Although she played a pivotal role in one of the most acclaimed movies of the past few years, Carole Morison never set out to be famous. An Eastern Shore farmer, she appeared in Food Inc., the 2009 Oscar-nominated documentary that took a critical look at the American food industry. In it, Morison gave the filmmakers a tour of the chicken houses on her farm, a big no-no in the agribusiness world. It proved to be a powerful segment. “It is nasty in here,” said Morison, walking through a sea of chickens. “There’s dust flying everywhere. There’s feces everywhere.”
The floor wasn’t visible, and chickens seemed to occupy every square foot of the house, which held approximately 27,000 birds that Morison raised for Perdue. “This isn’t farming,” Morison noted. “This is mass production, like an assembly line in a factory.”
At one point, she began picking up dead birds, then unceremoniously stacked the carcasses in a pile and tossed them into a front-end loader so they could be buried. “That’s normal,” she said numbly, before ticking off a list of concerns that included farmers’ enormous debts and a “degrading” relationship with the parent company.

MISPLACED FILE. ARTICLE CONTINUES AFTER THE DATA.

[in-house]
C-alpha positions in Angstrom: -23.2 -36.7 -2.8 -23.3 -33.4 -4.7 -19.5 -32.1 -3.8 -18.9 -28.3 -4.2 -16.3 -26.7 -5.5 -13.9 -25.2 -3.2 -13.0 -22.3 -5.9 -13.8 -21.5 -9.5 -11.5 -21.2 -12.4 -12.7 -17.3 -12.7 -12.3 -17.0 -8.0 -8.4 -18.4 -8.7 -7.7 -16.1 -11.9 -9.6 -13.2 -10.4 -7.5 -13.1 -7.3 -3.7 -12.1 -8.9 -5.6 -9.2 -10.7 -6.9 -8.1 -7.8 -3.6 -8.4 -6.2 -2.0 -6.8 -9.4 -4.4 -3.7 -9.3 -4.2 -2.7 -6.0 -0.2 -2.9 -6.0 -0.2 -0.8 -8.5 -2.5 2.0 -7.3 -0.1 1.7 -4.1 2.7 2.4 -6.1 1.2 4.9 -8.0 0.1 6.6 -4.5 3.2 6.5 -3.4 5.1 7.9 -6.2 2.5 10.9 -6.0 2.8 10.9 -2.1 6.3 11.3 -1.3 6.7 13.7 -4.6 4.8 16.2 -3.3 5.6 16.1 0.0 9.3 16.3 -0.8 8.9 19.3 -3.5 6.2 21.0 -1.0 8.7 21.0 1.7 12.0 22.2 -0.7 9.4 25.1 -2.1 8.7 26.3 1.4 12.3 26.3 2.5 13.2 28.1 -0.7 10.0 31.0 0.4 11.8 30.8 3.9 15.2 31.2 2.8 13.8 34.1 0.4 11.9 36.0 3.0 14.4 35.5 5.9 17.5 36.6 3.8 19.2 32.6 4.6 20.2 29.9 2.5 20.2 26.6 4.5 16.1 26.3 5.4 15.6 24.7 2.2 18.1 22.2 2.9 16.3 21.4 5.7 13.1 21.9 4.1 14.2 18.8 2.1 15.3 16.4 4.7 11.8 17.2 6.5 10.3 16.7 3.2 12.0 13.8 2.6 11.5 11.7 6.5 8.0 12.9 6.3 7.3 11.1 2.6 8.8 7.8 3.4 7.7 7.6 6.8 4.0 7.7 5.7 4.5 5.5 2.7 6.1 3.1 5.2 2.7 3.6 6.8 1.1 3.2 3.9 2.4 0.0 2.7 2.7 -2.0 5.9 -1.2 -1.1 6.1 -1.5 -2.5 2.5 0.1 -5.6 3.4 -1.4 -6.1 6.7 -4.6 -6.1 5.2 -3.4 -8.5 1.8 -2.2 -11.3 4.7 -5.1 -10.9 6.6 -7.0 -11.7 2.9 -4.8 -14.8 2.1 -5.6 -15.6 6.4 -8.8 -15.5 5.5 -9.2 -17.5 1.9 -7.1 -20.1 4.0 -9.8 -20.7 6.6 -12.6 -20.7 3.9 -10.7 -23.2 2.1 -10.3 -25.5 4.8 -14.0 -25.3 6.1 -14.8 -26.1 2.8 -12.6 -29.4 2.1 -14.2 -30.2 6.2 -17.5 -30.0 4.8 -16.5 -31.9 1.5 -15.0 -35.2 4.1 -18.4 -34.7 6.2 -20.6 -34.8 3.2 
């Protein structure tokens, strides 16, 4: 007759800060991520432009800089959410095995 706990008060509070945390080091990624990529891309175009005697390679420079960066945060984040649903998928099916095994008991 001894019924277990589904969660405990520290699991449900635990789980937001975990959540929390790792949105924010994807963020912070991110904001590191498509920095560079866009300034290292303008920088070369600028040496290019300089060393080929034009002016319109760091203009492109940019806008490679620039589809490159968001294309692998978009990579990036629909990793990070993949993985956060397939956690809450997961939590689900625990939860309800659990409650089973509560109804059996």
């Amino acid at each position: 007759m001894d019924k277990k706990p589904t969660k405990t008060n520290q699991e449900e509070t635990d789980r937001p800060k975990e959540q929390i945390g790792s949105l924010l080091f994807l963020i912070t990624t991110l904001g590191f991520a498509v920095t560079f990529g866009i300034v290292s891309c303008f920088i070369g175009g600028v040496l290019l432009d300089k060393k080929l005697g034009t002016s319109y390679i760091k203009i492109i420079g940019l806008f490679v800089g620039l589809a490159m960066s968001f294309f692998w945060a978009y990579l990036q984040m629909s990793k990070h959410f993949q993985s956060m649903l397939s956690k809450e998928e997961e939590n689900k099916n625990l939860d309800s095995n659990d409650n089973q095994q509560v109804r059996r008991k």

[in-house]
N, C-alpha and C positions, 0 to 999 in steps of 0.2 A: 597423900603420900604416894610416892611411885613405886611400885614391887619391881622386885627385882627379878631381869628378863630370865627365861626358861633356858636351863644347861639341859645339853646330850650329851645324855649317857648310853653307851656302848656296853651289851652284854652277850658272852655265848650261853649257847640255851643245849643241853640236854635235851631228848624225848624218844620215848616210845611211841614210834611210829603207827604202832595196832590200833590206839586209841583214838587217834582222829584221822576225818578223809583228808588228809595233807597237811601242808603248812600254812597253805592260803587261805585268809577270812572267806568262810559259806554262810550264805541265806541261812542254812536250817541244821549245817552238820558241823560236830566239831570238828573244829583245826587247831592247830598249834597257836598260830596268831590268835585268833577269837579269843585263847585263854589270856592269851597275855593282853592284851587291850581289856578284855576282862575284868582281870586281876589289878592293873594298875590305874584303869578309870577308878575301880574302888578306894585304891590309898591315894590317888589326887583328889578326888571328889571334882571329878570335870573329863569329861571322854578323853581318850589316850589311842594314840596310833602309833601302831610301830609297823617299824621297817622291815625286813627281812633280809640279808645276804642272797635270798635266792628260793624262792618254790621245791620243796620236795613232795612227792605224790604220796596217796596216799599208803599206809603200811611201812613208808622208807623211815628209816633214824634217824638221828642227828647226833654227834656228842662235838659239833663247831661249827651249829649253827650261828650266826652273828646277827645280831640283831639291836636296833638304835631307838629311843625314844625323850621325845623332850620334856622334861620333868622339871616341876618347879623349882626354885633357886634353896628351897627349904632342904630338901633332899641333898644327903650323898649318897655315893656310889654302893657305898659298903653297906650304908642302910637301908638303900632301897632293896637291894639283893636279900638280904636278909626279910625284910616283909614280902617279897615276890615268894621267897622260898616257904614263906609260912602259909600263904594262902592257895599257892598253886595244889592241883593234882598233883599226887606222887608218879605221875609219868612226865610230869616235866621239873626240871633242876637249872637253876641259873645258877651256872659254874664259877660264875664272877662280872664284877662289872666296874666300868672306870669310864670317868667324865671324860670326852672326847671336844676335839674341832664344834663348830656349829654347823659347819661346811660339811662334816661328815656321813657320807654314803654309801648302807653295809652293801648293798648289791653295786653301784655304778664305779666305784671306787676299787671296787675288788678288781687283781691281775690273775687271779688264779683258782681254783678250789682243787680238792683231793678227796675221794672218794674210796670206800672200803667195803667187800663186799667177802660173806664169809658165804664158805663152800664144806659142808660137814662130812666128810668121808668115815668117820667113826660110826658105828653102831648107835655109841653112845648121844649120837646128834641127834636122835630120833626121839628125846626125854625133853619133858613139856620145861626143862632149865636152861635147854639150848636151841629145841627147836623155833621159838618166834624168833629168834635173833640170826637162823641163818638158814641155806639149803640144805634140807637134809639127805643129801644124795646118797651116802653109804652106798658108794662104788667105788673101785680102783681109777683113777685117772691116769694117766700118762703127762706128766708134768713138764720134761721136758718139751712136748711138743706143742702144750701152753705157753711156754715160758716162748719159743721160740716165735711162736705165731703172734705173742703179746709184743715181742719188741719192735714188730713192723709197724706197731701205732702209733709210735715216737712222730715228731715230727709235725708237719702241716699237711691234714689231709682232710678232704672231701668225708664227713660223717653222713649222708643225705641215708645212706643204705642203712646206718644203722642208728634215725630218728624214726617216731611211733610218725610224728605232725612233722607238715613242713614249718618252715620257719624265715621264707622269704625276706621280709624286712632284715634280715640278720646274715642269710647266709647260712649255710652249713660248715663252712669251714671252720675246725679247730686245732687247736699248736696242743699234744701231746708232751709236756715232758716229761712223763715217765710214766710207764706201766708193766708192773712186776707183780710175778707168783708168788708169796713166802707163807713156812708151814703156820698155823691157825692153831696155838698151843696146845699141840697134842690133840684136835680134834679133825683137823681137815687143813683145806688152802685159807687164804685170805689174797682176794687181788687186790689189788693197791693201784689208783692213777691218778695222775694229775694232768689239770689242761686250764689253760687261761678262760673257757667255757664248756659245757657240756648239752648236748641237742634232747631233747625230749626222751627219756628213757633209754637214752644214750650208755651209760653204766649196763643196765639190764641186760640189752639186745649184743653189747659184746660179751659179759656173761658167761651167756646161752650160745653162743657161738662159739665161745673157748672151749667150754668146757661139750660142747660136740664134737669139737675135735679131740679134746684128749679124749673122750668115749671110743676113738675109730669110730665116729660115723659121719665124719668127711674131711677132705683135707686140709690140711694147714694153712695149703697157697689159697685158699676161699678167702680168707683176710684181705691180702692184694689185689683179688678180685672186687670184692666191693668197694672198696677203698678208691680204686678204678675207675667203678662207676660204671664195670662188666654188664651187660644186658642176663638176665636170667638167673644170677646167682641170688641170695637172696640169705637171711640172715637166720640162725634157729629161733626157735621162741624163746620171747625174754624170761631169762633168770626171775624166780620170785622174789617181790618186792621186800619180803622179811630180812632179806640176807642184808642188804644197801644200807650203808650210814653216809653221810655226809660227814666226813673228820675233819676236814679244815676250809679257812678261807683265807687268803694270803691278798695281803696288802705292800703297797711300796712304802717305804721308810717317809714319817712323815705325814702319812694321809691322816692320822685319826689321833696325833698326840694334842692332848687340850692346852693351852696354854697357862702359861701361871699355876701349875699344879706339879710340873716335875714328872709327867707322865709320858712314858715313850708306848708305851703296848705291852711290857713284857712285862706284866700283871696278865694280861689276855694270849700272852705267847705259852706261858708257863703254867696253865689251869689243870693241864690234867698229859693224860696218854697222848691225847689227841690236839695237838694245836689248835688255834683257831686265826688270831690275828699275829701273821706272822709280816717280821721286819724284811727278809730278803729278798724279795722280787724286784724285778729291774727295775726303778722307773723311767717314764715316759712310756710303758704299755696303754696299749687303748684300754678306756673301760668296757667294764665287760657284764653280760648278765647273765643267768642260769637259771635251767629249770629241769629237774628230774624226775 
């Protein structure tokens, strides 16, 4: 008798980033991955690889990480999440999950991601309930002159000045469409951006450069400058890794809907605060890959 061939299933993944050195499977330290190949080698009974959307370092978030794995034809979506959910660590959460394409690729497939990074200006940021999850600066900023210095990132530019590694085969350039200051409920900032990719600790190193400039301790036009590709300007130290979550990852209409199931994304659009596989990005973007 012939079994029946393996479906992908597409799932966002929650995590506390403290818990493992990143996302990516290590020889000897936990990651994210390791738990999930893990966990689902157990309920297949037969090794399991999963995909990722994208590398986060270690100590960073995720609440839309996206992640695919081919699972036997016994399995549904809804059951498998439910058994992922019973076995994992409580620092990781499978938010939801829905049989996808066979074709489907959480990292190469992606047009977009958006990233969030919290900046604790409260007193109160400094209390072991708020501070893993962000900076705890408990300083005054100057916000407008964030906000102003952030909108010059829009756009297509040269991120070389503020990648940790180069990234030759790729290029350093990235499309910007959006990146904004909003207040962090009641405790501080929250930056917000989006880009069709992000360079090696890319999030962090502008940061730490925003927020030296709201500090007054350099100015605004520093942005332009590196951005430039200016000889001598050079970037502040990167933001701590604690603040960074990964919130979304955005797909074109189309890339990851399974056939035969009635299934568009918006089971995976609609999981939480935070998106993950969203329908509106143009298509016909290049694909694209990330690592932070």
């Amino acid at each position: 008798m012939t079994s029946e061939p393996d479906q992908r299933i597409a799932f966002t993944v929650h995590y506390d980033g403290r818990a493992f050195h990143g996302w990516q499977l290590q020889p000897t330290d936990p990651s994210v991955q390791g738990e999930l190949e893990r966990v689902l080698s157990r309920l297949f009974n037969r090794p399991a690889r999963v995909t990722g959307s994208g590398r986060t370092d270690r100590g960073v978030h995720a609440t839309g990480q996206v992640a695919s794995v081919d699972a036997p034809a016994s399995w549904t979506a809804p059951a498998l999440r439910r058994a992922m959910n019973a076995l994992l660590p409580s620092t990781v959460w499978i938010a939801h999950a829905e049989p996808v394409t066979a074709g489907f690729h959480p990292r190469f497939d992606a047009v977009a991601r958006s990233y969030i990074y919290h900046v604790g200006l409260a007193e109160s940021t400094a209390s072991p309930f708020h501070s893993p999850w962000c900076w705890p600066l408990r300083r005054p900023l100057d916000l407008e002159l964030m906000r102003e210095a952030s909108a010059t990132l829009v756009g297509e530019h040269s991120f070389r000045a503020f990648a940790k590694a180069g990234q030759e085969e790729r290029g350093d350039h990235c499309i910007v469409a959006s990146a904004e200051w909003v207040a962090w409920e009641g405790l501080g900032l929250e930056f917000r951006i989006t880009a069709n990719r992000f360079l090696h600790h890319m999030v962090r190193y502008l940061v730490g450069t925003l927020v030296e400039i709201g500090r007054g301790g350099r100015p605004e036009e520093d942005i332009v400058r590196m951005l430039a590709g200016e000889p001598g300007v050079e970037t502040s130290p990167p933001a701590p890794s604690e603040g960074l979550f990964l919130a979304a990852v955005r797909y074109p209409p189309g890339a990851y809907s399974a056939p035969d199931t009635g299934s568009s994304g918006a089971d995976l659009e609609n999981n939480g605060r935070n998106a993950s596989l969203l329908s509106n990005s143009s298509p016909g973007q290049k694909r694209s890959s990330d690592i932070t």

Morison looked pained as she spoke, and it was obvious she hadn’t drawn her conclusions rashly. In fact, she’d been raising chickens for more than two decades but ultimately came to feel that “something had to be said.”
These days, Morison bears little resemblance to the woman in the film. But it isn’t her appearance that’s different, though her hair is shorter and she wears glasses. It’s her demeanor. Sitting in the kitchen of her Pocomoke City farmhouse, she seems feisty, not on the verge of defeat. The tightness around her eyes and mouth has dissipated, and her eyes sparkle. She laughs easily, and often.